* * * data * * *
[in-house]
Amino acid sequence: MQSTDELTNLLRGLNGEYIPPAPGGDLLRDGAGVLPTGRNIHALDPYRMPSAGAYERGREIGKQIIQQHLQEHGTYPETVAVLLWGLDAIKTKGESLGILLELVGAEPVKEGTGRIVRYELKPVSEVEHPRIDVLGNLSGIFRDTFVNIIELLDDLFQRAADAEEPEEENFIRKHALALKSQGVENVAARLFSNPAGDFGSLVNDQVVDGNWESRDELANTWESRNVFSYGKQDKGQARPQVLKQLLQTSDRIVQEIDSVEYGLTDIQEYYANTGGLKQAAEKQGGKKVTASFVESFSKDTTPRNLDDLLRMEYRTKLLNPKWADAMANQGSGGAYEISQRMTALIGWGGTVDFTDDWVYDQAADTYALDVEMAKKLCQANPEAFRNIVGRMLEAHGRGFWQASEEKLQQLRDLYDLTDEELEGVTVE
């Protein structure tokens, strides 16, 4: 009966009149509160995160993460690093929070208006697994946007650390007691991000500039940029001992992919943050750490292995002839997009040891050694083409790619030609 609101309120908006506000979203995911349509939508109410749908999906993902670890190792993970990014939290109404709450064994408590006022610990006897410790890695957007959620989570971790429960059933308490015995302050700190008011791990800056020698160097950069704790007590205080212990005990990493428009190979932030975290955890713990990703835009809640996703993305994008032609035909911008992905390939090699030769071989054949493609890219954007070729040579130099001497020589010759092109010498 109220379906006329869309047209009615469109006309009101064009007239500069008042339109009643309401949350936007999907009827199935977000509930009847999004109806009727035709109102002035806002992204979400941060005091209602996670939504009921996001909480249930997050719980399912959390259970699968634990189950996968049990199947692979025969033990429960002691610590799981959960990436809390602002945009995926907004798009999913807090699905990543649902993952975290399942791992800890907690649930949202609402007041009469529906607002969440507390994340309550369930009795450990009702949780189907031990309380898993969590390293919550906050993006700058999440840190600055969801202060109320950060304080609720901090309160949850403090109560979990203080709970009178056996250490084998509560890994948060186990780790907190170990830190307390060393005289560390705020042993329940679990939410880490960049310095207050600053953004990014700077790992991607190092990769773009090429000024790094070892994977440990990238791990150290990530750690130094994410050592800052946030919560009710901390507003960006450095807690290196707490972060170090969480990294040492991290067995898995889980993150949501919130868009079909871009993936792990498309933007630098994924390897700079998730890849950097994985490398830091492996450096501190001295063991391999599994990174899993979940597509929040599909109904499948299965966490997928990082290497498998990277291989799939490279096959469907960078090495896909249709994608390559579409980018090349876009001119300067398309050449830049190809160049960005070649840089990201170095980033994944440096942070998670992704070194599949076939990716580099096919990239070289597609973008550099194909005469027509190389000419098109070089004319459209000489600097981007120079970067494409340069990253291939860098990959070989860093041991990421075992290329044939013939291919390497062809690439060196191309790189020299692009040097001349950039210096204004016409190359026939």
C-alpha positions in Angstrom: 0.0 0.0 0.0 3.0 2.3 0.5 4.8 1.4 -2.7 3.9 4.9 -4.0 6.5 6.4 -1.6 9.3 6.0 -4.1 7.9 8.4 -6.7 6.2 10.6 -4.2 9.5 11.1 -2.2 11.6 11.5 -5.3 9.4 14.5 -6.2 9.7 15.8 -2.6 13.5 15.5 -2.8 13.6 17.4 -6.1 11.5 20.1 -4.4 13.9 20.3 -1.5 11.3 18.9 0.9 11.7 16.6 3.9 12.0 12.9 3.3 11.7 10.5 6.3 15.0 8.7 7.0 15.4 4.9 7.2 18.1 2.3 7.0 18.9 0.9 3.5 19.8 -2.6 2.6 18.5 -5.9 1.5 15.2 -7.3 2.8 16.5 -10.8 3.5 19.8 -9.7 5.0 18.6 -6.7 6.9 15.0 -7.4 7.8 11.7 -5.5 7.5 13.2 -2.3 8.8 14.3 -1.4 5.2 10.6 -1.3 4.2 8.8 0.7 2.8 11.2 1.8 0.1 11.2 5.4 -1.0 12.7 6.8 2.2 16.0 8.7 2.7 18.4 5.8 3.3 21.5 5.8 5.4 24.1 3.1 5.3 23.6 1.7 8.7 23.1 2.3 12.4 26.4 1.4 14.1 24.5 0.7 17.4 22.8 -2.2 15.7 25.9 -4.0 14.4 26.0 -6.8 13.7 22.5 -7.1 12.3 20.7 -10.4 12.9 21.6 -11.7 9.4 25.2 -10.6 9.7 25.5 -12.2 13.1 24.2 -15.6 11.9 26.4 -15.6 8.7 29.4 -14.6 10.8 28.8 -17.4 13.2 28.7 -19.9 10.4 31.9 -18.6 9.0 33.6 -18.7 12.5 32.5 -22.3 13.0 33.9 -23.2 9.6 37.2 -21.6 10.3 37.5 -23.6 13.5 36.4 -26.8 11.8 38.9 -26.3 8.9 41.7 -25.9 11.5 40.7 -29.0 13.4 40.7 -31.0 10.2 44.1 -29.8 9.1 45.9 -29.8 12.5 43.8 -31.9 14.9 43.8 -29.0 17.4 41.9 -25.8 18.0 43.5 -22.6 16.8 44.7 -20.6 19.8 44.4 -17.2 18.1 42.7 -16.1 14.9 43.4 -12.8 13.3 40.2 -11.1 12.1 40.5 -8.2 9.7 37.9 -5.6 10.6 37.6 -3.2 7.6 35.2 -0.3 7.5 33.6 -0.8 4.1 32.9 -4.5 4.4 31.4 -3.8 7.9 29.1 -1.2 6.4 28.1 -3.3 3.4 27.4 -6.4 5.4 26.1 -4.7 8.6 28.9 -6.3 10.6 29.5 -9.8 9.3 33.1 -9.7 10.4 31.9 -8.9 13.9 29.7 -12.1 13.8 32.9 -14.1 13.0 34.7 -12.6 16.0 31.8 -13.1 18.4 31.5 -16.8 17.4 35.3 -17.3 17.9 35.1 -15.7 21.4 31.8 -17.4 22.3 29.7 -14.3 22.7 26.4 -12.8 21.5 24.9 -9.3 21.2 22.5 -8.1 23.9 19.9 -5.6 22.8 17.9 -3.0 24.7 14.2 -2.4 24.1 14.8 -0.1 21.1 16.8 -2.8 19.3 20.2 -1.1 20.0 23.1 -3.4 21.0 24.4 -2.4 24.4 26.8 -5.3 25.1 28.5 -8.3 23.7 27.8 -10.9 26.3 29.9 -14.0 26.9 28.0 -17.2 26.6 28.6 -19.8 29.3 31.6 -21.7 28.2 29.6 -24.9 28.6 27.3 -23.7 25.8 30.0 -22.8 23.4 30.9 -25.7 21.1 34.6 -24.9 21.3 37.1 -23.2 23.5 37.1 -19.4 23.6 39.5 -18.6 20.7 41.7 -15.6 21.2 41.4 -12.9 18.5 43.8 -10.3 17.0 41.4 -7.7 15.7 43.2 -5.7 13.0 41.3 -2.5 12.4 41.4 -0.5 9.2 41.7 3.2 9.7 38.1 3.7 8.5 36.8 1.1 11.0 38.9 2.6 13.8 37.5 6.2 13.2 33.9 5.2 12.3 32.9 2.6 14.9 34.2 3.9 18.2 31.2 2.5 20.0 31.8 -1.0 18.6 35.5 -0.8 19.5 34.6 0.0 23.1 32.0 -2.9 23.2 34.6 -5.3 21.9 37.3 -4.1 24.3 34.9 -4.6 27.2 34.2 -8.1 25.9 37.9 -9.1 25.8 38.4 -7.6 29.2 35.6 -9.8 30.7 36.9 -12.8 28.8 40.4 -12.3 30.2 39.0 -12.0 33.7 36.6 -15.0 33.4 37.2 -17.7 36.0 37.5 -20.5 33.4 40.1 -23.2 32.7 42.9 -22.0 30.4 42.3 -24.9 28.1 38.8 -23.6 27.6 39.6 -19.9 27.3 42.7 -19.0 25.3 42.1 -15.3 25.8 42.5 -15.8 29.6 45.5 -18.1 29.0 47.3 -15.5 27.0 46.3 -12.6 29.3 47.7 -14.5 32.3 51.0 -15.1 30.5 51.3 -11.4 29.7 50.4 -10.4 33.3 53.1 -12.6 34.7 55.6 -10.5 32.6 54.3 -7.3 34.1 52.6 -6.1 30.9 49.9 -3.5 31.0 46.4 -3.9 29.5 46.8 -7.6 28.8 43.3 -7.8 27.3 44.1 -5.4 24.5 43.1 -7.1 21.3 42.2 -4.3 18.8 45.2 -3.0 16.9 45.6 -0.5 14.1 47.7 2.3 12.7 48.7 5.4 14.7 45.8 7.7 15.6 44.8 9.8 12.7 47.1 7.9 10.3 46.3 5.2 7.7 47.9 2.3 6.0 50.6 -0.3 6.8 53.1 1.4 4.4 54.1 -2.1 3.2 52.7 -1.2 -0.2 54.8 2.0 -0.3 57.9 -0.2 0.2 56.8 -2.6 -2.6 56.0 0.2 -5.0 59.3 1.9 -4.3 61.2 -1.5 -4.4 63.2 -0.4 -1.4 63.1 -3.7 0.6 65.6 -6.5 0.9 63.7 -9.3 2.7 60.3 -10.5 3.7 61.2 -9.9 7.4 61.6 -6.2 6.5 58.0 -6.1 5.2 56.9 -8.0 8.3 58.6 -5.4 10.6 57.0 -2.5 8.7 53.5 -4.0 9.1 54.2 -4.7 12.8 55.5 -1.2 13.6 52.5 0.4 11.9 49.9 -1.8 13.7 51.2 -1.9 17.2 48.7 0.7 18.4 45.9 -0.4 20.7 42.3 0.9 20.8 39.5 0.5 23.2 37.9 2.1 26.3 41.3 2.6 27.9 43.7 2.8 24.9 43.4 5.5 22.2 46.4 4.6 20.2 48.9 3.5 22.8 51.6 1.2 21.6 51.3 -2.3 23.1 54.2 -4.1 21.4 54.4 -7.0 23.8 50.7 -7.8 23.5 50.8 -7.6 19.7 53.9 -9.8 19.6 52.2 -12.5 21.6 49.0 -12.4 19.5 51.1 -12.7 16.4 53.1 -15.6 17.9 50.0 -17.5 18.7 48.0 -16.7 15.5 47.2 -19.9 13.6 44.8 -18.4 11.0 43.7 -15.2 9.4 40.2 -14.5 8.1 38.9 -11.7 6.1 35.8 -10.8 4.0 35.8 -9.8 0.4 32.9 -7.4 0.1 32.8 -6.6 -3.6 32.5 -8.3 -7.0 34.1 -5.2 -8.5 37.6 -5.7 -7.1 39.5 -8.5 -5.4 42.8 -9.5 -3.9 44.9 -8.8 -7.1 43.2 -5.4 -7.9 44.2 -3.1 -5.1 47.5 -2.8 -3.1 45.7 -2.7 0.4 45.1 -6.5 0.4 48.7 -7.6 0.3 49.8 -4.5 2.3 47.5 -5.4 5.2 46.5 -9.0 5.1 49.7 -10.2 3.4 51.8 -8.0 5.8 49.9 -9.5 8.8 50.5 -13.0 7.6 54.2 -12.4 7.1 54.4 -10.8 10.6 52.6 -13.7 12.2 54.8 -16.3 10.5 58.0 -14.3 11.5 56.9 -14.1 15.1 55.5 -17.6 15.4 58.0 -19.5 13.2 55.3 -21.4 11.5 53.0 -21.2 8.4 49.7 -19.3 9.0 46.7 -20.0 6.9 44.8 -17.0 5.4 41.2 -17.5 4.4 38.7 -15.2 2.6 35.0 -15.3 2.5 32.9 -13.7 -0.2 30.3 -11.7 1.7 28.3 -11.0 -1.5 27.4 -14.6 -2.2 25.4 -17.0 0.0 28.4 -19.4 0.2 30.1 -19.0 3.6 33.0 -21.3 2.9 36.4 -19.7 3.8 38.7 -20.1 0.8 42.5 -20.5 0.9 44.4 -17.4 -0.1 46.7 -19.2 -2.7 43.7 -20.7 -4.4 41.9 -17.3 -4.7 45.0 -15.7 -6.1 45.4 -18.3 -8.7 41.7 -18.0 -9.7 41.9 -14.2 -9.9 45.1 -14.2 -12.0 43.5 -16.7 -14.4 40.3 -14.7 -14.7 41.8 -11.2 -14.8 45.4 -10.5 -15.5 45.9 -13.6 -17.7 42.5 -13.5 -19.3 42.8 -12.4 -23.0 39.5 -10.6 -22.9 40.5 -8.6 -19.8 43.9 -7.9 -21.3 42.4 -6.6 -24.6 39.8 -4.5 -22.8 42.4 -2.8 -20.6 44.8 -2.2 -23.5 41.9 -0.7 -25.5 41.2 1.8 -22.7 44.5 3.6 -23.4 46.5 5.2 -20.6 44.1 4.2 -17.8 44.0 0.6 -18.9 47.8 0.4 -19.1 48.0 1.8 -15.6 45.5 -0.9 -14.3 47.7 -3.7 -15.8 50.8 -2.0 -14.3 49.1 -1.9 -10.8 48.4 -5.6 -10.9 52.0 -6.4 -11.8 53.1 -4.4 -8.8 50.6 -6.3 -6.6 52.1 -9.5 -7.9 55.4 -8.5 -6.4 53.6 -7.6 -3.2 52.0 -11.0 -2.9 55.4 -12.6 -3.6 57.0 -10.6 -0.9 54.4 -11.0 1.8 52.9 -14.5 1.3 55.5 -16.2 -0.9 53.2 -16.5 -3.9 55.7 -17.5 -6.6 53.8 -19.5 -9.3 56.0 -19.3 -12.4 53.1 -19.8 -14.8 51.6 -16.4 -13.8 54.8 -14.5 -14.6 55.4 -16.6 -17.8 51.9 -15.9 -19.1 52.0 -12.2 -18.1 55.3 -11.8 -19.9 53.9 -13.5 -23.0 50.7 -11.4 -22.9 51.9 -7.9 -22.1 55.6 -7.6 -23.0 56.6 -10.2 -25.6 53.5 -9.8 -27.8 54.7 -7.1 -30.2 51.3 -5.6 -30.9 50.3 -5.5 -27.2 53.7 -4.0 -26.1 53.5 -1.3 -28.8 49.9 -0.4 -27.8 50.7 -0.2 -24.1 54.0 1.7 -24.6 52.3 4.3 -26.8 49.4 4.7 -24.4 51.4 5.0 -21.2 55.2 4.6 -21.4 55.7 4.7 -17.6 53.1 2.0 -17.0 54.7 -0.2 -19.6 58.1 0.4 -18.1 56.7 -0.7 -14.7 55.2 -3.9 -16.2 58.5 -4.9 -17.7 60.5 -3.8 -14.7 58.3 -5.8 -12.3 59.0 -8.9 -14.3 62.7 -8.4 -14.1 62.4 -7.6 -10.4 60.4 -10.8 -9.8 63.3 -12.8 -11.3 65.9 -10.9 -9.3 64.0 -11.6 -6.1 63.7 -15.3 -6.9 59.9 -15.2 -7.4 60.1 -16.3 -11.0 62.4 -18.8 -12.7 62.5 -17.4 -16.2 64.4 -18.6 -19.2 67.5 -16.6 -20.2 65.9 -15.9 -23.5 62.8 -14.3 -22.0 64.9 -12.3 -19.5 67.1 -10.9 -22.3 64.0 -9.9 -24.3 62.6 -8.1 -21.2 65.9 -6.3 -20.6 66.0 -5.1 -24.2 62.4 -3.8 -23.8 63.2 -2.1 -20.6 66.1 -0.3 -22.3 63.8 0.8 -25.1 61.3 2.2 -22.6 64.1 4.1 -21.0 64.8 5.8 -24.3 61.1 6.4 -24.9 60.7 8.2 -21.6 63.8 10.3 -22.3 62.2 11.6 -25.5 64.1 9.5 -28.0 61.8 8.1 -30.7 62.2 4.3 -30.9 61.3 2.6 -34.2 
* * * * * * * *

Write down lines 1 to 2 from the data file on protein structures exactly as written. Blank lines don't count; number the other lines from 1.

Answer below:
[in-house]
Amino acid sequence: MQSTDELTNLLRGLNGEYIPPAPGGDLLRDGAGVLPTGRNIHALDPYRMPSAGAYERGREIGKQIIQQHLQEHGTYPETVAVLLWGLDAIKTKGESLGILLELVGAEPVKEGTGRIVRYELKPVSEVEHPRIDVLGNLSGIFRDTFVNIIELLDDLFQRAADAEEPEEENFIRKHALALKSQGVENVAARLFSNPAGDFGSLVNDQVVDGNWESRDELANTWESRNVFSYGKQDKGQARPQVLKQLLQTSDRIVQEIDSVEYGLTDIQEYYANTGGLKQAAEKQGGKKVTASFVESFSKDTTPRNLDDLLRMEYRTKLLNPKWADAMANQGSGGAYEISQRMTALIGWGGTVDFTDDWVYDQAADTYALDVEMAKKLCQANPEAFRNIVGRMLEAHGRGFWQASEEKLQQLRDLYDLTDEELEGVTVE